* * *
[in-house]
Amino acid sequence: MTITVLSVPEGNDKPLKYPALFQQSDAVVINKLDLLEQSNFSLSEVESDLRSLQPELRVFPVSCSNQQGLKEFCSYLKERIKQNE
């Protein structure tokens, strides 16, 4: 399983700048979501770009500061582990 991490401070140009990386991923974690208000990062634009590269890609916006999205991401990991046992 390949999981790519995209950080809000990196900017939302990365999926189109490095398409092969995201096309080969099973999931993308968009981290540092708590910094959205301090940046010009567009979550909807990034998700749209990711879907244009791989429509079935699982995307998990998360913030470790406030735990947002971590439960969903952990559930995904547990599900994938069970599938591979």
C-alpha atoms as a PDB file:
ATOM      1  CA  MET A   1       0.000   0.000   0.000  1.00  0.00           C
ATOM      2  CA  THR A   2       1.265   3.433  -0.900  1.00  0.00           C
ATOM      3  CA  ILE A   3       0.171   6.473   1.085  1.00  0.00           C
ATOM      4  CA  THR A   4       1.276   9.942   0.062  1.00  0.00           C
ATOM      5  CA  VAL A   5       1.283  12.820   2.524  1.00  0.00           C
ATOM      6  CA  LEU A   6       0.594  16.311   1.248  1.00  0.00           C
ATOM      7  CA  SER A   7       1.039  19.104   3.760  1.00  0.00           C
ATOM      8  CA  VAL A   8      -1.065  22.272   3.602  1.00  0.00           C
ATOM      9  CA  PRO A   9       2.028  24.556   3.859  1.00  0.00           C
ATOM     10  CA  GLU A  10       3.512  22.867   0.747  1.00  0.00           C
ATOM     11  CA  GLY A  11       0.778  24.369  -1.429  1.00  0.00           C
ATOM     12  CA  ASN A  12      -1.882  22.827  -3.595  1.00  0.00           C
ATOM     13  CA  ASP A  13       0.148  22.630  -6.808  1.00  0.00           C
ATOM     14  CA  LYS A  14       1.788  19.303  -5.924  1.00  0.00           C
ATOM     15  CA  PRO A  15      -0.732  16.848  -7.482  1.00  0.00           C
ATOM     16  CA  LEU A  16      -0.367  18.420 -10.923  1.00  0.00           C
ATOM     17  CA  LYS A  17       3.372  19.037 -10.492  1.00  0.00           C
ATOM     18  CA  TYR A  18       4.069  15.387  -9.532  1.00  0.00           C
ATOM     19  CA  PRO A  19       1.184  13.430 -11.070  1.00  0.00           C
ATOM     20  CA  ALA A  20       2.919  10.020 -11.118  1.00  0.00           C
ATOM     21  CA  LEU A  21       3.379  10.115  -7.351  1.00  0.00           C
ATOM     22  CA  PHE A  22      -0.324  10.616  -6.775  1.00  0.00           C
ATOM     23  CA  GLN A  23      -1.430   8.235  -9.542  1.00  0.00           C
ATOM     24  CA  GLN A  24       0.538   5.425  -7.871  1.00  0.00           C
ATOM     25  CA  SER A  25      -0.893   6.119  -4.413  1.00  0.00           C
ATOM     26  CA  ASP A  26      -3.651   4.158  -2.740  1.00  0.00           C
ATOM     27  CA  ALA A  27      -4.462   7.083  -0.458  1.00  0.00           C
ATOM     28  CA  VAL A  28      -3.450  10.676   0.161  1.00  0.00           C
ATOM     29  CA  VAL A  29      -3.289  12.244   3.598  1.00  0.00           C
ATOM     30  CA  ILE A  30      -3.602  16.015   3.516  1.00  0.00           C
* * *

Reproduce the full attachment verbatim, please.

[in-house]
Amino acid sequence: MTITVLSVPEGNDKPLKYPALFQQSDAVVINKLDLLEQSNFSLSEVESDLRSLQPELRVFPVSCSNQQGLKEFCSYLKERIKQNE
């Protein structure tokens, strides 16, 4: 399983700048979501770009500061582990 991490401070140009990386991923974690208000990062634009590269890609916006999205991401990991046992 390949999981790519995209950080809000990196900017939302990365999926189109490095398409092969995201096309080969099973999931993308968009981290540092708590910094959205301090940046010009567009979550909807990034998700749209990711879907244009791989429509079935699982995307998990998360913030470790406030735990947002971590439960969903952990559930995904547990599900994938069970599938591979």
C-alpha atoms as a PDB file:
ATOM      1  CA  MET A   1       0.000   0.000   0.000  1.00  0.00           C
ATOM      2  CA  THR A   2       1.265   3.433  -0.900  1.00  0.00           C
ATOM      3  CA  ILE A   3       0.171   6.473   1.085  1.00  0.00           C
ATOM      4  CA  THR A   4       1.276   9.942   0.062  1.00  0.00           C
ATOM      5  CA  VAL A   5       1.283  12.820   2.524  1.00  0.00           C
ATOM      6  CA  LEU A   6       0.594  16.311   1.248  1.00  0.00           C
ATOM      7  CA  SER A   7       1.039  19.104   3.760  1.00  0.00           C
ATOM      8  CA  VAL A   8      -1.065  22.272   3.602  1.00  0.00           C
ATOM      9  CA  PRO A   9       2.028  24.556   3.859  1.00  0.00           C
ATOM     10  CA  GLU A  10       3.512  22.867   0.747  1.00  0.00           C
ATOM     11  CA  GLY A  11       0.778  24.369  -1.429  1.00  0.00           C
ATOM     12  CA  ASN A  12      -1.882  22.827  -3.595  1.00  0.00           C
ATOM     13  CA  ASP A  13       0.148  22.630  -6.808  1.00  0.00           C
ATOM     14  CA  LYS A  14       1.788  19.303  -5.924  1.00  0.00           C
ATOM     15  CA  PRO A  15      -0.732  16.848  -7.482  1.00  0.00           C
ATOM     16  CA  LEU A  16      -0.367  18.420 -10.923  1.00  0.00           C
ATOM     17  CA  LYS A  17       3.372  19.037 -10.492  1.00  0.00           C
ATOM     18  CA  TYR A  18       4.069  15.387  -9.532  1.00  0.00           C
ATOM     19  CA  PRO A  19       1.184  13.430 -11.070  1.00  0.00           C
ATOM     20  CA  ALA A  20       2.919  10.020 -11.118  1.00  0.00           C
ATOM     21  CA  LEU A  21       3.379  10.115  -7.351  1.00  0.00           C
ATOM     22  CA  PHE A  22      -0.324  10.616  -6.775  1.00  0.00           C
ATOM     23  CA  GLN A  23      -1.430   8.235  -9.542  1.00  0.00           C
ATOM     24  CA  GLN A  24       0.538   5.425  -7.871  1.00  0.00           C
ATOM     25  CA  SER A  25      -0.893   6.119  -4.413  1.00  0.00           C
ATOM     26  CA  ASP A  26      -3.651   4.158  -2.740  1.00  0.00           C
ATOM     27  CA  ALA A  27      -4.462   7.083  -0.458  1.00  0.00           C
ATOM     28  CA  VAL A  28      -3.450  10.676   0.161  1.00  0.00           C
ATOM     29  CA  VAL A  29      -3.289  12.244   3.598  1.00  0.00           C
ATOM     30  CA  ILE A  30      -3.602  16.015   3.516  1.00  0.00           C